You want to glue them flush with the bottom of the upright boards, and as straight as you can. Drawing a centering line from the bottom of the cut-out triangles on the uprights helps to align them.

A piece of aluminum angle will help you get the support struts glued on straight and even with the bottom of the upright boards.

When gluing on the struts, a double glue joint will make building easier. Apply a thin layer of wood glue to one edge of the support strut, attach it to the upright board where you want it, and then remove the support strut. Allow the glue to dry for a few minutes.

Once the glue has dried a little, apply a little more wood glue to the same edge of the support strut. Again, you want a thin layer. Then, using your guide line and aluminum angle, attach it to the upright board.

The double glue joint will grab much more quickly, and you won't have to stand there holding the piece in place as it dries. It will take only a moment of your holding it in place for it to stand up on its own.

Repeat this for the second upright and support strut.

Let the glue dry for a little while, and once it's relatively set, apply fillets to the joints, just as you would do with fins on a rocket. This will strengthen the joint, so the uprights don't fall apart when you glue them to the base.

After the glue has dried for a little while - 30 minutes to an hour - you can glue the uprights to the base. The glue doesn't have to be completely dry on the struts, as long as you're careful not to break them off.

Apply a thin layer of wood glue to the bottom edges of the uprights and the struts, and make another double glue joint. Again, a piece of aluminum angle or other square object will help you get the uprights on straight and even with the edges of the base board.

The rocket cradle is complete. Allow it to dry thoroughly.

Note: I probably made the base of this cradle a little too long. I built it just for this blog post. It's a 9-inch long board. This cradle is good for smaller rockets, and probably shouldn't be longer than 6 or 7 inches. See below photo.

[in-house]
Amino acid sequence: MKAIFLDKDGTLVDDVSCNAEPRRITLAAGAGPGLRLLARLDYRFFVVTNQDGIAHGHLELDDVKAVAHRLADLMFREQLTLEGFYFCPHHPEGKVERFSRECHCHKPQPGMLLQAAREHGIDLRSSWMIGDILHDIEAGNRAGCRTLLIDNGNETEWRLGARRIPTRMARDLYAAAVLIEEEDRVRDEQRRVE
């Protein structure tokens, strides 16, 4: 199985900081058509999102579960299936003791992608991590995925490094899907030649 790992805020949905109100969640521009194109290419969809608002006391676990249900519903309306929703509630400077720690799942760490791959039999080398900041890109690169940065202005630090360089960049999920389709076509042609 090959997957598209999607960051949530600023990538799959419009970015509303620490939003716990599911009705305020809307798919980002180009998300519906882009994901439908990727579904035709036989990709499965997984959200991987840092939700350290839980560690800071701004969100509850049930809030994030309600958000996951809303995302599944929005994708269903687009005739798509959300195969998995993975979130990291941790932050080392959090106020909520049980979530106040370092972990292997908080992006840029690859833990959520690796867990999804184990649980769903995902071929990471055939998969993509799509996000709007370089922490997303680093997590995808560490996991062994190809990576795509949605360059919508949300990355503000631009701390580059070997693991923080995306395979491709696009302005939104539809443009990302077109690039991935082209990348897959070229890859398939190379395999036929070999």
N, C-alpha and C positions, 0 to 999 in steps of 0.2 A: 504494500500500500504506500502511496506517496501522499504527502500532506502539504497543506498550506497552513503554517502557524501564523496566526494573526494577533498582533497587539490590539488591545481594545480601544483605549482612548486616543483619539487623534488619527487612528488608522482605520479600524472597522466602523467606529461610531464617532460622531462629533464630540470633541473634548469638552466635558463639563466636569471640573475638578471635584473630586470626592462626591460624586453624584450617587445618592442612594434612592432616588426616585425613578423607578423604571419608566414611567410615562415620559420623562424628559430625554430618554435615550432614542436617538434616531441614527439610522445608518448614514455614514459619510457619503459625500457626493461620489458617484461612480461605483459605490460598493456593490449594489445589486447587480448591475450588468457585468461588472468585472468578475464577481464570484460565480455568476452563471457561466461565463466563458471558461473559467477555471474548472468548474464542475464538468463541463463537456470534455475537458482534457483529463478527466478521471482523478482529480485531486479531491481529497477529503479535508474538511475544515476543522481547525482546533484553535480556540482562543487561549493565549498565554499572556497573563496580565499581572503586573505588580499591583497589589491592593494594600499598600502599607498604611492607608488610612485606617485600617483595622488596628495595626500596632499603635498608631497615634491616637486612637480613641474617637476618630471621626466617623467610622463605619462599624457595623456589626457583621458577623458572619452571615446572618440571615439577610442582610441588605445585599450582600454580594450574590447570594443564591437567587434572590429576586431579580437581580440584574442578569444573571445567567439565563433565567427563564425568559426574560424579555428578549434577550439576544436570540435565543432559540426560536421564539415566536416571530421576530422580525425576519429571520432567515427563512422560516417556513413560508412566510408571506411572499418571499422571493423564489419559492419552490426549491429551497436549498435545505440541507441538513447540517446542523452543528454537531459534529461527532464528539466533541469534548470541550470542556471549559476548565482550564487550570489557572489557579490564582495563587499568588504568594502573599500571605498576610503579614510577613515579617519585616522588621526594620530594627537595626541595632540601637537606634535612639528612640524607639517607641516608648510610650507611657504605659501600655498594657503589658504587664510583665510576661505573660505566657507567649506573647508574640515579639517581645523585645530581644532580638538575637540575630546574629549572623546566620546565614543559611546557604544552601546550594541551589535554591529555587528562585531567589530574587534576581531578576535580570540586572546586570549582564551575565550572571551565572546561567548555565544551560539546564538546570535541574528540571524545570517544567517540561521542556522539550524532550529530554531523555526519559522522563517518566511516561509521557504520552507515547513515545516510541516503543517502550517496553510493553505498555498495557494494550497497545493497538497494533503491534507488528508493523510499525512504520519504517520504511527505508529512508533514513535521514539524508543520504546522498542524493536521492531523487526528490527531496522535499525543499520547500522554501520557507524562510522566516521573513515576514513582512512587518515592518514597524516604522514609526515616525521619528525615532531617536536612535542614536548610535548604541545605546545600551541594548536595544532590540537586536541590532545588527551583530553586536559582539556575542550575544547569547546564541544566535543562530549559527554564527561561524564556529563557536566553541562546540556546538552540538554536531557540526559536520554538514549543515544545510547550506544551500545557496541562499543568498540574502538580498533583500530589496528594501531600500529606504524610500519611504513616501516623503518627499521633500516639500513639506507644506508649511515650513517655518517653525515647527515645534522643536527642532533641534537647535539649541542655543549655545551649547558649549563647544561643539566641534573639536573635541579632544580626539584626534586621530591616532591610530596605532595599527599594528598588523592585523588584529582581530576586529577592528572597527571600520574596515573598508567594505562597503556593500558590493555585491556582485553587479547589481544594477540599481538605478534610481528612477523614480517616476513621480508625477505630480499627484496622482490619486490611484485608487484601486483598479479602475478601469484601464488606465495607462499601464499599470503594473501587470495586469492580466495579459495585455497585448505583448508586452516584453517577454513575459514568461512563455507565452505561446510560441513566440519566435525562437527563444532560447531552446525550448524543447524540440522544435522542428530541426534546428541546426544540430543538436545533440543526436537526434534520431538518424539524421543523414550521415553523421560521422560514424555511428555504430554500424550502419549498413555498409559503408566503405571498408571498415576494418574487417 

The Estes Viking is too short to be supported by the body tube.

Version 2 - For Medium to Large Rockets

This is the cradle seen in the background of the Rocketry Show picture. It's made of PVC, and is pretty versatile. It can hold medium and larger rockets, and you can add to it or change its configuration to fit your needs.

You see a lot of PVC cradles in online forums and at club launches. PVC is relatively cheap, useful for a number of rocketry accessories, and is pretty easy to work with. The tricky part is cutting it. You will need either some kind of saw or PVC pipe cutter.

I have cut PVC with a hack saw before, but it's hard to cut it straight. When I realized I'd probably end up building a number of things from PVC, I went ahead and got myself a pipe cutter which can handle PVC pipe up to about an inch and a half in diameter. It's a large, ratcheting clipper which looks a bit like an angry parrot. Whereas a hand saw leaves the edges of the PVC jagged, requiring you to sand the cut ends, the pipe cutter makes a clean, straight cut.

It cost me about $12 at a local hardware store.

The cradle in the above picture is actually two parts, which can be moved relative to one another, and which don't take up much space when not in use. I'll show you how I made it, and some variations you may consider.

You will need the following PVC parts, available at a hardware store:

  • A length of 1/2 inch diameter PVC - at least 20 inches (it's usually sold in 5-10 foot lengths)